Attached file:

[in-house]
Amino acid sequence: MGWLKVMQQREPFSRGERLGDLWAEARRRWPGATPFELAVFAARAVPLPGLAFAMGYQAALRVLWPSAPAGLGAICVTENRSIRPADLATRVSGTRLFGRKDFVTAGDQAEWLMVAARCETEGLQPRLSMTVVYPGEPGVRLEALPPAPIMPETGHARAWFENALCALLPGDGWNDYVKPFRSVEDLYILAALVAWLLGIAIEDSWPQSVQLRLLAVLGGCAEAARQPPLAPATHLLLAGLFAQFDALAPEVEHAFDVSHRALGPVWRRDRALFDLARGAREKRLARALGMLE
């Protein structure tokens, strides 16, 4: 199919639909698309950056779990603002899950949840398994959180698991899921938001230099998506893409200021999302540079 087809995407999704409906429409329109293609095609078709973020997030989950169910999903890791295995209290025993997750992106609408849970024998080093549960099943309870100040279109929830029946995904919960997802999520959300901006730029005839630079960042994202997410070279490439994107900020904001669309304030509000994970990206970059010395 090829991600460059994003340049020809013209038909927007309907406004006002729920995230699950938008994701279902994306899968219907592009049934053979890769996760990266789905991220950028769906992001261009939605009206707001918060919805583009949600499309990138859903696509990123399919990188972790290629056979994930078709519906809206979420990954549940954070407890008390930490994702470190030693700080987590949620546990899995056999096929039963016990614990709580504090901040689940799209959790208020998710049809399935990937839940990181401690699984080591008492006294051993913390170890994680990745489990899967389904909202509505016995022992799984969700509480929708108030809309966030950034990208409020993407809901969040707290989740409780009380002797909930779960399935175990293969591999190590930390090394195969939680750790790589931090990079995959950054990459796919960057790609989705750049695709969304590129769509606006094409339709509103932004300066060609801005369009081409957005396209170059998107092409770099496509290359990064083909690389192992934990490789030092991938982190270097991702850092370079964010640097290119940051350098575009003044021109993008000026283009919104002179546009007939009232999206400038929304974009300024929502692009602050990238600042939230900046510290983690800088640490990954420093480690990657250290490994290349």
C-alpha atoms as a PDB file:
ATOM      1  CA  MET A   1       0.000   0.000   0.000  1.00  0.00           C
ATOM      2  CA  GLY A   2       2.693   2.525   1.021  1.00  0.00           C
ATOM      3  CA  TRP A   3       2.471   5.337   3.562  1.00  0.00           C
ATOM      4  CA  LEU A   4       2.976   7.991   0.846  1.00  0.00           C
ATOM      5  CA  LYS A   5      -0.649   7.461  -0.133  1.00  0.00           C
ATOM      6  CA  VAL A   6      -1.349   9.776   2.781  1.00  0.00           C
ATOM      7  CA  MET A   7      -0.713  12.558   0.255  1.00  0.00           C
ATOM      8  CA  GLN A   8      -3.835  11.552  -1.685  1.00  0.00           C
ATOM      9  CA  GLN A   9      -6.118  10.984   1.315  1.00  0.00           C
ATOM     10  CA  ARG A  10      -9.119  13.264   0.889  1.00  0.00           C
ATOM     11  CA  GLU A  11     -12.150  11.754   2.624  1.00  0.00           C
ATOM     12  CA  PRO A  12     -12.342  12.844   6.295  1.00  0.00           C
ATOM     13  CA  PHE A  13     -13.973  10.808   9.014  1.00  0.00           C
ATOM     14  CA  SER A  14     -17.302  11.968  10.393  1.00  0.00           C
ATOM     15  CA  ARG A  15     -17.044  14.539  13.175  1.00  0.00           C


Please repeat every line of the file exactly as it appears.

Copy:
[in-house]
Amino acid sequence: MGWLKVMQQREPFSRGERLGDLWAEARRRWPGATPFELAVFAARAVPLPGLAFAMGYQAALRVLWPSAPAGLGAICVTENRSIRPADLATRVSGTRLFGRKDFVTAGDQAEWLMVAARCETEGLQPRLSMTVVYPGEPGVRLEALPPAPIMPETGHARAWFENALCALLPGDGWNDYVKPFRSVEDLYILAALVAWLLGIAIEDSWPQSVQLRLLAVLGGCAEAARQPPLAPATHLLLAGLFAQFDALAPEVEHAFDVSHRALGPVWRRDRALFDLARGAREKRLARALGMLE
């Protein structure tokens, strides 16, 4: 199919639909698309950056779990603002899950949840398994959180698991899921938001230099998506893409200021999302540079 087809995407999704409906429409329109293609095609078709973020997030989950169910999903890791295995209290025993997750992106609408849970024998080093549960099943309870100040279109929830029946995904919960997802999520959300901006730029005839630079960042994202997410070279490439994107900020904001669309304030509000994970990206970059010395 090829991600460059994003340049020809013209038909927007309907406004006002729920995230699950938008994701279902994306899968219907592009049934053979890769996760990266789905991220950028769906992001261009939605009206707001918060919805583009949600499309990138859903696509990123399919990188972790290629056979994930078709519906809206979420990954549940954070407890008390930490994702470190030693700080987590949620546990899995056999096929039963016990614990709580504090901040689940799209959790208020998710049809399935990937839940990181401690699984080591008492006294051993913390170890994680990745489990899967389904909202509505016995022992799984969700509480929708108030809309966030950034990208409020993407809901969040707290989740409780009380002797909930779960399935175990293969591999190590930390090394195969939680750790790589931090990079995959950054990459796919960057790609989705750049695709969304590129769509606006094409339709509103932004300066060609801005369009081409957005396209170059998107092409770099496509290359990064083909690389192992934990490789030092991938982190270097991702850092370079964010640097290119940051350098575009003044021109993008000026283009919104002179546009007939009232999206400038929304974009300024929502692009602050990238600042939230900046510290983690800088640490990954420093480690990657250290490994290349």
C-alpha atoms as a PDB file:
ATOM      1  CA  MET A   1       0.000   0.000   0.000  1.00  0.00           C
ATOM      2  CA  GLY A   2       2.693   2.525   1.021  1.00  0.00           C
ATOM      3  CA  TRP A   3       2.471   5.337   3.562  1.00  0.00           C
ATOM      4  CA  LEU A   4       2.976   7.991   0.846  1.00  0.00           C
ATOM      5  CA  LYS A   5      -0.649   7.461  -0.133  1.00  0.00           C
ATOM      6  CA  VAL A   6      -1.349   9.776   2.781  1.00  0.00           C
ATOM      7  CA  MET A   7      -0.713  12.558   0.255  1.00  0.00           C
ATOM      8  CA  GLN A   8      -3.835  11.552  -1.685  1.00  0.00           C
ATOM      9  CA  GLN A   9      -6.118  10.984   1.315  1.00  0.00           C
ATOM     10  CA  ARG A  10      -9.119  13.264   0.889  1.00  0.00           C
ATOM     11  CA  GLU A  11     -12.150  11.754   2.624  1.00  0.00           C
ATOM     12  CA  PRO A  12     -12.342  12.844   6.295  1.00  0.00           C
ATOM     13  CA  PHE A  13     -13.973  10.808   9.014  1.00  0.00           C
ATOM     14  CA  SER A  14     -17.302  11.968  10.393  1.00  0.00           C
ATOM     15  CA  ARG A  15     -17.044  14.539  13.175  1.00  0.00           C